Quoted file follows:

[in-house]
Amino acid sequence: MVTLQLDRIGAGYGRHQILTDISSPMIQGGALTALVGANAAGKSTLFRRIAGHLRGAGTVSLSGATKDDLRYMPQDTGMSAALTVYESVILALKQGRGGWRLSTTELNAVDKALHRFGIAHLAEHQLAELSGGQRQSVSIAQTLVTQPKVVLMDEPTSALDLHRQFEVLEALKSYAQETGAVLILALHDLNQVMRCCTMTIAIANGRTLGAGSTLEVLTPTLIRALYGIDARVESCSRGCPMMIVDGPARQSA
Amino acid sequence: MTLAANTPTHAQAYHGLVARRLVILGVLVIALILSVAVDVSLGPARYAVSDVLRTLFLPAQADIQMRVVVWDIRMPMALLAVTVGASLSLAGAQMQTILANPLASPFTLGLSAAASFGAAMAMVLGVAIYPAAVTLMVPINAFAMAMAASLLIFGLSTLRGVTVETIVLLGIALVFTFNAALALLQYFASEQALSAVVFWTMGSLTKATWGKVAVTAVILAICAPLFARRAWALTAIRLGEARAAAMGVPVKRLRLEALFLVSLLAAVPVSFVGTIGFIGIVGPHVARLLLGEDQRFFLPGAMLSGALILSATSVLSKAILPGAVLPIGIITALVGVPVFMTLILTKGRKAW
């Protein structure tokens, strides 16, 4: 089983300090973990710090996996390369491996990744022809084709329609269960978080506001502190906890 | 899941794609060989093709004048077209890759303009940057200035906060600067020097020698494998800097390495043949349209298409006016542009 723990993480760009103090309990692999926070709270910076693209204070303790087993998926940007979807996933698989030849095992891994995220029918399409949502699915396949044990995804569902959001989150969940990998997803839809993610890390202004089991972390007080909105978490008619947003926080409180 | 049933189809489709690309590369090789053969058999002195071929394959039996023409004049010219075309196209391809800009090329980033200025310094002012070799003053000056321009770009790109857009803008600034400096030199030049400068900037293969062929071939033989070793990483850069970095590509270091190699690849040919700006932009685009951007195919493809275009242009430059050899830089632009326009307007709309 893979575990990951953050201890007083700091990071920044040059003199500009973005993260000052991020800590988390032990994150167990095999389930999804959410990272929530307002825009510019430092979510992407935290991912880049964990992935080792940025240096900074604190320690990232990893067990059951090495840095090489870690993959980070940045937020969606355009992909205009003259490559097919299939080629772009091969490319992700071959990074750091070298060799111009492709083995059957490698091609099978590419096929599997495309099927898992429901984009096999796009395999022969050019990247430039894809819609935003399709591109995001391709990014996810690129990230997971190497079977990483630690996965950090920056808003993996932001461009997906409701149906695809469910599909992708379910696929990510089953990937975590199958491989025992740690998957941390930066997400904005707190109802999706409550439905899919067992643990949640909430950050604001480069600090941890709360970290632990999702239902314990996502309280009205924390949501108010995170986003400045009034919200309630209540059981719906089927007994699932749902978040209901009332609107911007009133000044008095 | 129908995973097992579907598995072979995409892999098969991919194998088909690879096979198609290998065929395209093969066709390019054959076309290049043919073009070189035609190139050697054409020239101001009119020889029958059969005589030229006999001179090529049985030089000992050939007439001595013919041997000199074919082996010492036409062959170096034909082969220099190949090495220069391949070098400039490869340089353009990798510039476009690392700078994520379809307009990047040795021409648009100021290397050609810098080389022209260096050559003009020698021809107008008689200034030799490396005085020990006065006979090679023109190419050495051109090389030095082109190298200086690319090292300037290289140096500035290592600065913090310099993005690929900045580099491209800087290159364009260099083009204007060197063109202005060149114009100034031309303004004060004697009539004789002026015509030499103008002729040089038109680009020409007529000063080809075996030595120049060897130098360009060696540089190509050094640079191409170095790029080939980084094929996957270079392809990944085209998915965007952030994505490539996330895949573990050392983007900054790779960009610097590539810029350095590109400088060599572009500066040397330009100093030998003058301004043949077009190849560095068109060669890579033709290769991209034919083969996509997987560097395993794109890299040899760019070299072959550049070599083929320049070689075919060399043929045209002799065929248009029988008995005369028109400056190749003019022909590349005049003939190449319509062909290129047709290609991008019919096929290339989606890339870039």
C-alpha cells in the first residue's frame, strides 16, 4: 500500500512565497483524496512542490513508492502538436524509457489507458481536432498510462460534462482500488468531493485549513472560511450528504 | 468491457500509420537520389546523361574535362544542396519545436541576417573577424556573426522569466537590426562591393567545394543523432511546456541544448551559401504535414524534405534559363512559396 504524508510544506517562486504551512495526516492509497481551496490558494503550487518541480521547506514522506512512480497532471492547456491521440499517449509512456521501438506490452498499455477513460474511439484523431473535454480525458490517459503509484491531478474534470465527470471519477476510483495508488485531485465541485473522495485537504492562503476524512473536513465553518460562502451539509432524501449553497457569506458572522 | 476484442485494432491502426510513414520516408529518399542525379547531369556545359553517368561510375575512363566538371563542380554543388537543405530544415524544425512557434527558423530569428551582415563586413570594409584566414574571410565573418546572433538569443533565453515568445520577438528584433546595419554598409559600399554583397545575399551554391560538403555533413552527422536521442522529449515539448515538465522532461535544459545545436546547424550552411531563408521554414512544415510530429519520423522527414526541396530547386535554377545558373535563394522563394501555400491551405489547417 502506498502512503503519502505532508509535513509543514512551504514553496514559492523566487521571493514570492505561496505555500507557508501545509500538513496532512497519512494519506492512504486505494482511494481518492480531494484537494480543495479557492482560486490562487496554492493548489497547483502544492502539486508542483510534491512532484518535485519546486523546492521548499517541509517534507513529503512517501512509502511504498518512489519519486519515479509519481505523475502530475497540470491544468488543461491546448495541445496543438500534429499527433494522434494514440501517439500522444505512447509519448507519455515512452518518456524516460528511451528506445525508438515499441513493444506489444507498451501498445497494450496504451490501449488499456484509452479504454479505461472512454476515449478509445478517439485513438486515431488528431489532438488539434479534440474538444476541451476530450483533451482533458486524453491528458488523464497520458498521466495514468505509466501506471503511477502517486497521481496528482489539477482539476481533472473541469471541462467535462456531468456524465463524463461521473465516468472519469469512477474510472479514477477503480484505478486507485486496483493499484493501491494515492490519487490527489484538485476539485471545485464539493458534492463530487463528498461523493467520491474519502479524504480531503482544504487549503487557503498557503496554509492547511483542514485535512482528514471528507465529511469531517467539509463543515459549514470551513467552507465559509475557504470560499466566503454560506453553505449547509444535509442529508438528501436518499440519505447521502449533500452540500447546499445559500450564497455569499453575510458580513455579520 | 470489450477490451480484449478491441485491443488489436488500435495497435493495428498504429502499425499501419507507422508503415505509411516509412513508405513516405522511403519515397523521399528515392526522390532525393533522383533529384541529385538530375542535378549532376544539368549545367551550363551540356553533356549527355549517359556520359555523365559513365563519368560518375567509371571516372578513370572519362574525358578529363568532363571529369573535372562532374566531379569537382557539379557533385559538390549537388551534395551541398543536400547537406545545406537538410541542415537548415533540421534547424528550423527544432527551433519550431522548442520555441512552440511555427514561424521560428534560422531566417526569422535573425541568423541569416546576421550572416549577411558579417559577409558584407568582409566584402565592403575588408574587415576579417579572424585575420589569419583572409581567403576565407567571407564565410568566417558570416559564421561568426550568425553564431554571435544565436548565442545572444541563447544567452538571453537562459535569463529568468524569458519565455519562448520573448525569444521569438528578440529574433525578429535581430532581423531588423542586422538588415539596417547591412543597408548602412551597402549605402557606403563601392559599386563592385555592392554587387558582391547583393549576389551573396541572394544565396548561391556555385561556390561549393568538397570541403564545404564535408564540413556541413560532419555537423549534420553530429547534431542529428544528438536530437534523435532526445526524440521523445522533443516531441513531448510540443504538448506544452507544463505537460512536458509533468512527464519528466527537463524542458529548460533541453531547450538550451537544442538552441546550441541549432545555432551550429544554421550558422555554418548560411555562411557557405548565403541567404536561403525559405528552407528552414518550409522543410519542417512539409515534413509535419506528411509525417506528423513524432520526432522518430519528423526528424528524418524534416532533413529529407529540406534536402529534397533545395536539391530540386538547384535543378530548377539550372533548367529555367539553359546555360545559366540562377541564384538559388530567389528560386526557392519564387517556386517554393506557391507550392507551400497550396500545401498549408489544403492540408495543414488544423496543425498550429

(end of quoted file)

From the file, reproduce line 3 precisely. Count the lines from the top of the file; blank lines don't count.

Amino acid sequence: MTLAANTPTHAQAYHGLVARRLVILGVLVIALILSVAVDVSLGPARYAVSDVLRTLFLPAQADIQMRVVVWDIRMPMALLAVTVGASLSLAGAQMQTILANPLASPFTLGLSAAASFGAAMAMVLGVAIYPAAVTLMVPINAFAMAMAASLLIFGLSTLRGVTVETIVLLGIALVFTFNAALALLQYFASEQALSAVVFWTMGSLTKATWGKVAVTAVILAICAPLFARRAWALTAIRLGEARAAAMGVPVKRLRLEALFLVSLLAAVPVSFVGTIGFIGIVGPHVARLLLGEDQRFFLPGAMLSGALILSATSVLSKAILPGAVLPIGIITALVGVPVFMTLILTKGRKAW